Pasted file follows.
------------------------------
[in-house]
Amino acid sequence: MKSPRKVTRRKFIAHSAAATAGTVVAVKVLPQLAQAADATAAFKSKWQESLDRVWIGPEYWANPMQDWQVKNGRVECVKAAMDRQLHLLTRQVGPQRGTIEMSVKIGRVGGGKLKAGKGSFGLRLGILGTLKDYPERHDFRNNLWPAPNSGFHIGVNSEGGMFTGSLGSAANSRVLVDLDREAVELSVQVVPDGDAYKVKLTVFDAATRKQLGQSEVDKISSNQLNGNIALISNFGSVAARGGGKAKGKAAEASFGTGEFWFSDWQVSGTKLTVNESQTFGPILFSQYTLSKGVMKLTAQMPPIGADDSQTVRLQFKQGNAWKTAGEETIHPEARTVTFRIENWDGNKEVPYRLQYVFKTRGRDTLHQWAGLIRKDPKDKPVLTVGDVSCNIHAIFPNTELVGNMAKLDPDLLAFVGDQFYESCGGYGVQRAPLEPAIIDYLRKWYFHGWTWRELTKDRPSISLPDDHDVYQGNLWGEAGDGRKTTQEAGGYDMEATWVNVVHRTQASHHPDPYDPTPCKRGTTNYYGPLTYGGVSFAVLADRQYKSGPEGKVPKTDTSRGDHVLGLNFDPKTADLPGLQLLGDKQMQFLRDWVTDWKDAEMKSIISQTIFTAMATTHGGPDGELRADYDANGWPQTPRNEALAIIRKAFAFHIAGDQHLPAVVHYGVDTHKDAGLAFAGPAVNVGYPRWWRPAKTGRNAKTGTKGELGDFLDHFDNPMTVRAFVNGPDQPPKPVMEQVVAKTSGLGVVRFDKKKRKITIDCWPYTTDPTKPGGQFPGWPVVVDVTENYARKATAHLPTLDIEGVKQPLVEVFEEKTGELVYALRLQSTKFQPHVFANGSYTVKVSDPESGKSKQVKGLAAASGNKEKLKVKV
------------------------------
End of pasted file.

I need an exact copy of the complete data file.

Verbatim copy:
[in-house]
Amino acid sequence: MKSPRKVTRRKFIAHSAAATAGTVVAVKVLPQLAQAADATAAFKSKWQESLDRVWIGPEYWANPMQDWQVKNGRVECVKAAMDRQLHLLTRQVGPQRGTIEMSVKIGRVGGGKLKAGKGSFGLRLGILGTLKDYPERHDFRNNLWPAPNSGFHIGVNSEGGMFTGSLGSAANSRVLVDLDREAVELSVQVVPDGDAYKVKLTVFDAATRKQLGQSEVDKISSNQLNGNIALISNFGSVAARGGGKAKGKAAEASFGTGEFWFSDWQVSGTKLTVNESQTFGPILFSQYTLSKGVMKLTAQMPPIGADDSQTVRLQFKQGNAWKTAGEETIHPEARTVTFRIENWDGNKEVPYRLQYVFKTRGRDTLHQWAGLIRKDPKDKPVLTVGDVSCNIHAIFPNTELVGNMAKLDPDLLAFVGDQFYESCGGYGVQRAPLEPAIIDYLRKWYFHGWTWRELTKDRPSISLPDDHDVYQGNLWGEAGDGRKTTQEAGGYDMEATWVNVVHRTQASHHPDPYDPTPCKRGTTNYYGPLTYGGVSFAVLADRQYKSGPEGKVPKTDTSRGDHVLGLNFDPKTADLPGLQLLGDKQMQFLRDWVTDWKDAEMKSIISQTIFTAMATTHGGPDGELRADYDANGWPQTPRNEALAIIRKAFAFHIAGDQHLPAVVHYGVDTHKDAGLAFAGPAVNVGYPRWWRPAKTGRNAKTGTKGELGDFLDHFDNPMTVRAFVNGPDQPPKPVMEQVVAKTSGLGVVRFDKKKRKITIDCWPYTTDPTKPGGQFPGWPVVVDVTENYARKATAHLPTLDIEGVKQPLVEVFEEKTGELVYALRLQSTKFQPHVFANGSYTVKVSDPESGKSKQVKGLAAASGNKEKLKVKV